This started out as a short piece on Clint, Texas, Zip Code 79836. But, as with almost every other town, Clint has a bigger story.
El Paso County, 2010 population 926, Hispanic or Latino “of any race were 83.98% of the population,” according to
Family households made up 64.2 percent of the population. Percentage of households with unmarried partners – 3.5 percent, compared to 5.2 percent statewide. And an interesting piece of information: “No gay or lesbian households reported.” Which state and/or federal agency requires heterosexual/homosexual reporting?
Here are more stats than you can shake a stick at:
Proving money can be made from any emergency or event, the Associated Press reported in July 2014:
“CLINT, Texas (AP) - Authorities are considering a bid to build a shelter in West Texas that would be the largest in the U.S. to hold unaccompanied children who enter the country illegally.
“A number of sites in Texas and elsewhere are being considered as detention facilities for many of the more than 57,000 unaccompanied children who have entered the U.S. since October.
“But with 3,500 beds, the proposed Abraham Lincoln Transitional Lodge southeast of El Paso would be far larger than other centers. A temporary processing facility in McAllen holds about 1,000 children.
“The lodge's marketing director, Charles McGuire, tells the Houston Chronicle (http://bit.ly/1AmXUMR ) that the principal backers of the bid previously have invested in housing for oil workers in Texas.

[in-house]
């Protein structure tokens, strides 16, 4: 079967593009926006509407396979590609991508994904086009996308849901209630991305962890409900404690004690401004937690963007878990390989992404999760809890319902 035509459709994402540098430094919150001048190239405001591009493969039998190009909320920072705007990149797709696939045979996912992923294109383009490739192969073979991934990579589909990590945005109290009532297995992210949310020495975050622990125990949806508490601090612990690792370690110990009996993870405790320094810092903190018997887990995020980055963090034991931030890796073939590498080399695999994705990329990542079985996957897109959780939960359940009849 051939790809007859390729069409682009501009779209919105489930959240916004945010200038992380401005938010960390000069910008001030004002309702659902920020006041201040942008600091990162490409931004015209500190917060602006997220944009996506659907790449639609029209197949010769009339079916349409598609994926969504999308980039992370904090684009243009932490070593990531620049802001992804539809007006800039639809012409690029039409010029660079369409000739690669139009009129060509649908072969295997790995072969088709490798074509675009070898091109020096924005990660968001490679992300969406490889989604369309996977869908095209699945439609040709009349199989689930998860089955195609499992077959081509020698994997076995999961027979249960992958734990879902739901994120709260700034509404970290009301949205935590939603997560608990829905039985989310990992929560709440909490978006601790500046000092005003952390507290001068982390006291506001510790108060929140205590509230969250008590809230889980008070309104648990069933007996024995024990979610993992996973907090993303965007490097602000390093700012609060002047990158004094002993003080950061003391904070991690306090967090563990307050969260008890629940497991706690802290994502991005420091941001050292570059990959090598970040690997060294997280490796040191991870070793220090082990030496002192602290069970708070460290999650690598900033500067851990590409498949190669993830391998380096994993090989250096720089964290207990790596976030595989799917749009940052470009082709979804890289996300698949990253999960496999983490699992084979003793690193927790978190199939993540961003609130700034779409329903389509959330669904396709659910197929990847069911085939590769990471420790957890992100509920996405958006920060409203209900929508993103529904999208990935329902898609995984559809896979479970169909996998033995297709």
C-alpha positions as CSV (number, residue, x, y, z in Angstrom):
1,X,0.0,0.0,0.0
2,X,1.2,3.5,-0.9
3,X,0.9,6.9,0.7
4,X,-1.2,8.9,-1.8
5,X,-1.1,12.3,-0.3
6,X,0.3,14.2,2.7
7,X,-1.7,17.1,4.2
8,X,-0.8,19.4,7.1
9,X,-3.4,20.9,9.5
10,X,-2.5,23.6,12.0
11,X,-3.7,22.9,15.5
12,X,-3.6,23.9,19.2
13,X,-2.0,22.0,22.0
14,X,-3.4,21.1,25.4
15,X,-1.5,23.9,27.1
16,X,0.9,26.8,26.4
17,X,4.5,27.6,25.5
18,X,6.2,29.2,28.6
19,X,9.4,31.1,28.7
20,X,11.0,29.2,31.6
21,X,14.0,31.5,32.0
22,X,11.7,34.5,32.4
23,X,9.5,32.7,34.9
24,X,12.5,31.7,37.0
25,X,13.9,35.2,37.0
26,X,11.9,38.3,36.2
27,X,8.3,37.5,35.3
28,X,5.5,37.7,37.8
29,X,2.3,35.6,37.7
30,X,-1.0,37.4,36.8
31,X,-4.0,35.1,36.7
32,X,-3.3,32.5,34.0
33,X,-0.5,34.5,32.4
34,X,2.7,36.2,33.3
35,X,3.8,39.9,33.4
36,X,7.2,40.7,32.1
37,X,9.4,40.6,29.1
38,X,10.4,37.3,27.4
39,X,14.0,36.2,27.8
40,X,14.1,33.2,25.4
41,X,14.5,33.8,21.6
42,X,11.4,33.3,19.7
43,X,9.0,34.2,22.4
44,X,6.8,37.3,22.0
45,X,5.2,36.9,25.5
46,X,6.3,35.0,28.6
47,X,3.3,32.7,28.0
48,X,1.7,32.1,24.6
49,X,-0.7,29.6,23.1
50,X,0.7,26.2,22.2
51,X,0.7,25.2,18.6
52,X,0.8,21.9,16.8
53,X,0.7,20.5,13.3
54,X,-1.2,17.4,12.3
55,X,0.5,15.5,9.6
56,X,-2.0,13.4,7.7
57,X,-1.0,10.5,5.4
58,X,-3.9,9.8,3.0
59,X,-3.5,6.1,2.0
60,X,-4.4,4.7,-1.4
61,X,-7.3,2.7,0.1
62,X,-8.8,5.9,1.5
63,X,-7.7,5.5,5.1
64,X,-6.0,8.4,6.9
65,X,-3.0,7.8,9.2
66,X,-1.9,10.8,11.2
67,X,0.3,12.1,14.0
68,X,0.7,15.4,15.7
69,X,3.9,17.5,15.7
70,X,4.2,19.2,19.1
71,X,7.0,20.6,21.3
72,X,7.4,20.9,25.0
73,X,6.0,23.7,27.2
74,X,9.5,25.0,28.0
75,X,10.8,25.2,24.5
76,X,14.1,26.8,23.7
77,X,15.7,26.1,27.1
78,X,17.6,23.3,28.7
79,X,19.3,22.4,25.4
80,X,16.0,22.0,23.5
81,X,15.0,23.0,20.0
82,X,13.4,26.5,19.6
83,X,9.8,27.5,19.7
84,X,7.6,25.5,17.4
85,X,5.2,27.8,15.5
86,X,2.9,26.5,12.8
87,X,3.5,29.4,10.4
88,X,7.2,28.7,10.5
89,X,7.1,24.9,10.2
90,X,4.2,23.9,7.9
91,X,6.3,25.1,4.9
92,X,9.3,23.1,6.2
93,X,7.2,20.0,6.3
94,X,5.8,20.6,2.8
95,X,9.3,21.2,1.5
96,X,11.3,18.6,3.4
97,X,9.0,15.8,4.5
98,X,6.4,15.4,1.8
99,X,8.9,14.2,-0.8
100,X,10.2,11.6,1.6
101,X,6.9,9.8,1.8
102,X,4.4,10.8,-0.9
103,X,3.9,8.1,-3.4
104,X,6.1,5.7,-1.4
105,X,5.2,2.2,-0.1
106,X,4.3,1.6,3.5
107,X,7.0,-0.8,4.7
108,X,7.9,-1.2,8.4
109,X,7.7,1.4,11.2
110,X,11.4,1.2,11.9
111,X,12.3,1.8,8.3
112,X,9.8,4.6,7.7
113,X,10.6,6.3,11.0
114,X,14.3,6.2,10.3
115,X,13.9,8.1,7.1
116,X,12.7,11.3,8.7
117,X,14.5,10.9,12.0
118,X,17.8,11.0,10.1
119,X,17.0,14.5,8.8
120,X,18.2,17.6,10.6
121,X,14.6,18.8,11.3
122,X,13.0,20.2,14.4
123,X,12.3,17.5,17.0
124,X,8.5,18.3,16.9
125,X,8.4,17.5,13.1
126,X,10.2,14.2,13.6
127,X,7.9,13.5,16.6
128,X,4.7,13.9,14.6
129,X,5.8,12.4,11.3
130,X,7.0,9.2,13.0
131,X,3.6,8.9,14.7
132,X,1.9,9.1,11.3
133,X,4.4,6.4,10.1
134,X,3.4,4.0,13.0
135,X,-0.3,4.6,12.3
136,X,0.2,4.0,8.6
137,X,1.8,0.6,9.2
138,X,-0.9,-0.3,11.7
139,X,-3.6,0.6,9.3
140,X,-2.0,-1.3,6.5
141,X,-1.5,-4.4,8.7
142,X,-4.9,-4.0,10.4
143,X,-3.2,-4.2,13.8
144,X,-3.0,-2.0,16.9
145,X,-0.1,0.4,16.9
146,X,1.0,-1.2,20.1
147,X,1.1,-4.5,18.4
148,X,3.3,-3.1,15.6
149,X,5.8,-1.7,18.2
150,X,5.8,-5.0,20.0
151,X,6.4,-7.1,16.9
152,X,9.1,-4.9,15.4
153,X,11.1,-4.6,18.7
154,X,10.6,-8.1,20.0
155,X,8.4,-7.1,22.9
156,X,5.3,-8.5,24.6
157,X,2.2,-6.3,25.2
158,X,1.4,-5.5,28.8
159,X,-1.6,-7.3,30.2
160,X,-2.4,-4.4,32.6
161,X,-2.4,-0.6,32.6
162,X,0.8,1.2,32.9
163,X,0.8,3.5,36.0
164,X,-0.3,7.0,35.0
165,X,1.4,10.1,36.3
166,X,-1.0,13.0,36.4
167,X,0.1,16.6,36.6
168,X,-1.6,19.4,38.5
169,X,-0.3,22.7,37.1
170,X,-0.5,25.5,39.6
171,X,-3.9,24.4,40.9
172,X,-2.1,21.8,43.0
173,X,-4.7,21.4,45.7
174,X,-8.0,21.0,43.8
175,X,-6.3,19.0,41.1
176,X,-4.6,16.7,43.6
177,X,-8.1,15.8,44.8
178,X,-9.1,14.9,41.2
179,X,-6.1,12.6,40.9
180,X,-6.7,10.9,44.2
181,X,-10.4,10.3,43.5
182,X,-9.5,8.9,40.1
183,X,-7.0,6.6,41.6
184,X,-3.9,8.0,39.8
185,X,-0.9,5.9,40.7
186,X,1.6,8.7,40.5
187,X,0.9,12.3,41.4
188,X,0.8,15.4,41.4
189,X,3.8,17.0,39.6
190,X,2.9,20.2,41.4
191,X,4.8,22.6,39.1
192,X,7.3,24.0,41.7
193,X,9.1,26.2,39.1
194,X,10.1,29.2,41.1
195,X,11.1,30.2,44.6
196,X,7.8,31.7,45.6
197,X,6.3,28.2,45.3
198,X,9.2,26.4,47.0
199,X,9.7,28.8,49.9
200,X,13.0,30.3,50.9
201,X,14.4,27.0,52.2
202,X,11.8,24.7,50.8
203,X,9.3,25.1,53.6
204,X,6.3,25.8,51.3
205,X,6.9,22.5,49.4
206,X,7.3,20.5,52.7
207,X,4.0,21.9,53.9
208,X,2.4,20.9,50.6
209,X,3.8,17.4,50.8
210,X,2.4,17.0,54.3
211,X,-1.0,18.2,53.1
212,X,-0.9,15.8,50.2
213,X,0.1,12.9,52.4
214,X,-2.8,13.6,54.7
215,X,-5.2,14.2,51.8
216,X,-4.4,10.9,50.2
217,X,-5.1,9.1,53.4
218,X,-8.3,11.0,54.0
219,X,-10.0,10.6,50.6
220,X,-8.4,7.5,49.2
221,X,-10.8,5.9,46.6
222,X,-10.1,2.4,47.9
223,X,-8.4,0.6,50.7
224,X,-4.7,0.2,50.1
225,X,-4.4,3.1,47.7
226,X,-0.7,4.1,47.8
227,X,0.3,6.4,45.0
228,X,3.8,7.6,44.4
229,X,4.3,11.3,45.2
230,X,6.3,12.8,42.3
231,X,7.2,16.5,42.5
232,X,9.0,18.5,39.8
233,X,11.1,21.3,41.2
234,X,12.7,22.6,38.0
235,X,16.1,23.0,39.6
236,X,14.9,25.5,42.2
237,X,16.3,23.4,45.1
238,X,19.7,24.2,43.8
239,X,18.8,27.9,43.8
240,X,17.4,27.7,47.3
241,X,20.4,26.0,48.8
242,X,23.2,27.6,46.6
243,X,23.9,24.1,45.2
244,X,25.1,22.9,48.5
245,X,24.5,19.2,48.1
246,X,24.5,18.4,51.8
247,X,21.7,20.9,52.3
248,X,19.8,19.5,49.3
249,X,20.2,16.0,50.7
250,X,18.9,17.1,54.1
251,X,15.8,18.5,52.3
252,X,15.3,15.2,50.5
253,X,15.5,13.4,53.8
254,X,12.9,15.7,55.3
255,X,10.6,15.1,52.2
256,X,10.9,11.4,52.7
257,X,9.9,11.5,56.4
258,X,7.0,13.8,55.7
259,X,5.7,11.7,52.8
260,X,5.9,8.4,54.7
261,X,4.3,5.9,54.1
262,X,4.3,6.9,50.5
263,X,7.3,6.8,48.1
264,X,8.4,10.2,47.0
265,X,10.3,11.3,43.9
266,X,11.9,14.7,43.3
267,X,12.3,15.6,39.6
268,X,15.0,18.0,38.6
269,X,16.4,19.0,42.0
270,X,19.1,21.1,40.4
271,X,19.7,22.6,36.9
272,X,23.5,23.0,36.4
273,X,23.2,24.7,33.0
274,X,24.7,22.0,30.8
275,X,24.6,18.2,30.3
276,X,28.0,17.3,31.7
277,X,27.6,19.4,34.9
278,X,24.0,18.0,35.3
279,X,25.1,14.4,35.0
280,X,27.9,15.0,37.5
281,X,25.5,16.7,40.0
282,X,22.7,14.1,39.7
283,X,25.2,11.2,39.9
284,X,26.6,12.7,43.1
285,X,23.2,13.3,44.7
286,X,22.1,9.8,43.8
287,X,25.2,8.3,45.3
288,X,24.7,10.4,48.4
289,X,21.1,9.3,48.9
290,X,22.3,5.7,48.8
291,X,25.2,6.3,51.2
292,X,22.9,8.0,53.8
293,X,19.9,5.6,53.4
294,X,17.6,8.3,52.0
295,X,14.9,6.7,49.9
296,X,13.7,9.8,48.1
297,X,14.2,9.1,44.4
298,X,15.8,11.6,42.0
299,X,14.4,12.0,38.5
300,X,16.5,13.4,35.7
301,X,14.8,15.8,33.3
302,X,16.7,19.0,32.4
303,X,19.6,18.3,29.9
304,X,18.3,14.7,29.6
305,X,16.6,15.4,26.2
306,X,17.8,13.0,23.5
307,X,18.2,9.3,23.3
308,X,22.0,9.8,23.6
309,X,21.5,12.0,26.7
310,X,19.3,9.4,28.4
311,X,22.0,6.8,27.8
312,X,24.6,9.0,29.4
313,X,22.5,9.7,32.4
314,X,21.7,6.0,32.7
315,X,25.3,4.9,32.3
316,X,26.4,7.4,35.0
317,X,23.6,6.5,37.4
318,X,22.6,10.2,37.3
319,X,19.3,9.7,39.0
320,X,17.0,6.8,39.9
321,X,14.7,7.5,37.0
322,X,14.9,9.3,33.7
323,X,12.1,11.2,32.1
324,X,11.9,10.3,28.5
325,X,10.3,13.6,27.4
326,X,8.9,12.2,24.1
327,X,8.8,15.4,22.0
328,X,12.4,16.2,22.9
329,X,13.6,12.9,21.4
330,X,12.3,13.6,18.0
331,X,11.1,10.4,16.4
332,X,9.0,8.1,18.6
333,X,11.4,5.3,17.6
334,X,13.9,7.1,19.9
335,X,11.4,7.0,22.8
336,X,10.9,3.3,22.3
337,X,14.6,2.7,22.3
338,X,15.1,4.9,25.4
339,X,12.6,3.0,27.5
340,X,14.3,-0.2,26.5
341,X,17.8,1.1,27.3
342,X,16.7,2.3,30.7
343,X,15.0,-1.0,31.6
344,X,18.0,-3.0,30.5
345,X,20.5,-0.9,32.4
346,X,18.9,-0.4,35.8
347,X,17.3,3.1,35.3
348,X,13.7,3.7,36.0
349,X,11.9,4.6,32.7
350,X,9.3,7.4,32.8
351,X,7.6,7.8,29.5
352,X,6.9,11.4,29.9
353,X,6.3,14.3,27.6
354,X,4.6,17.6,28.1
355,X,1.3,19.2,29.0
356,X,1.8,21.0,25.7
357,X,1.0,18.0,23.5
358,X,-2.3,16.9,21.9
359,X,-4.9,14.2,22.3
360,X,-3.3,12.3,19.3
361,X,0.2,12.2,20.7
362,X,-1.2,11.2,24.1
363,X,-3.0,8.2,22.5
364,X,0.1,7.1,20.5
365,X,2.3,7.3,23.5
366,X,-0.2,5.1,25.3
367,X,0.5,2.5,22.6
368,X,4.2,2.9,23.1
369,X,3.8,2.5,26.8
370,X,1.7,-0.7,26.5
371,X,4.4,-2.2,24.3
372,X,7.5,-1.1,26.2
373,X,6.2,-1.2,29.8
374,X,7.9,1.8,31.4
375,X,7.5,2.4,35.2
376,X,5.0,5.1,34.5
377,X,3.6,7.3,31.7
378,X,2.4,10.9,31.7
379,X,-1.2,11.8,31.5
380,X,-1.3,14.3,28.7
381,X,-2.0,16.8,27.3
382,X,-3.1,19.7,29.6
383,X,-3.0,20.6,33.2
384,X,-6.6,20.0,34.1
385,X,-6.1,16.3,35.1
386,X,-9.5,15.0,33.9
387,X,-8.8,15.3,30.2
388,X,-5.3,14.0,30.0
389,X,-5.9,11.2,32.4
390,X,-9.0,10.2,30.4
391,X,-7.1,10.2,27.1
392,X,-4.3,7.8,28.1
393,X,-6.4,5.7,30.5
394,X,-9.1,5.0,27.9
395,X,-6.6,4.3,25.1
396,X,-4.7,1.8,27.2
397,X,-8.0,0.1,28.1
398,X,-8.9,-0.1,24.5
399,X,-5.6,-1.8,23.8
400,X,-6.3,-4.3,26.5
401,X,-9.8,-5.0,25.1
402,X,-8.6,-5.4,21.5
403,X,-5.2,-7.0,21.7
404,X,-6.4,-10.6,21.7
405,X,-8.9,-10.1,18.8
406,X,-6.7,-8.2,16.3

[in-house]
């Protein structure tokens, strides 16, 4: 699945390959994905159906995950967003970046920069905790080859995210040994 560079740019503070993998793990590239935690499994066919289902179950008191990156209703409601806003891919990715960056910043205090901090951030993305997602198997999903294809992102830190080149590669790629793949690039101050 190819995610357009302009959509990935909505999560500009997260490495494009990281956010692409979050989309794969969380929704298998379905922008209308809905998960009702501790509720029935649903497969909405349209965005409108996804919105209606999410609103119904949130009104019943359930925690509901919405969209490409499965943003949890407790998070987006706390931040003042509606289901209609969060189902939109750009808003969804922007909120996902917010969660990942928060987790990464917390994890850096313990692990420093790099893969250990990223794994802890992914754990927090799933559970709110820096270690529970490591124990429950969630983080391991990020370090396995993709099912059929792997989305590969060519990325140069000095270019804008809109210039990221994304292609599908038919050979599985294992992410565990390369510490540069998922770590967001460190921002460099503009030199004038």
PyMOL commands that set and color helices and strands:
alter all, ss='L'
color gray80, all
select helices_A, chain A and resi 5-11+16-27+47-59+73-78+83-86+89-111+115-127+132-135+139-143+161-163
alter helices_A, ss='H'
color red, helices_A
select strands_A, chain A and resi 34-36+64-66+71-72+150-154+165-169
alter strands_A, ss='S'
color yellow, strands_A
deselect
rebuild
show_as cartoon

“The Texas Department of Family and Protective Services is reviewing the proposal.”
Note that the story does not say any government agency asked for such a shelter, only that an unnamed company proposed the facility and the state “is reviewing” the plan.
The “lodge” is incorporated in New Jersey. “The Abraham Lincoln Transitional Lodge Inc. is a small, new organization in the individual and family services industry located in Montvale, N.J. It opened its doors in 2014 and now has an estimated $51,000 in yearly revenue and 1 employee.”
The story of illegal immigrant children is so last year that few news networks or newspapers even follow the border crossings. So, what happened to all those kids?
Not as many are crossing this year, DHS says. Still, it is difficult to learn about the ones who did make it into the U..S.
“(T)he government is now even meeting its legal 72-hour deadline for processing the kids at the border and releasing them to social workers, who are quickly placing the children with their relatives or foster families here in the U.S.”
The story doesn’t answer the overall question: Where are all those kids now?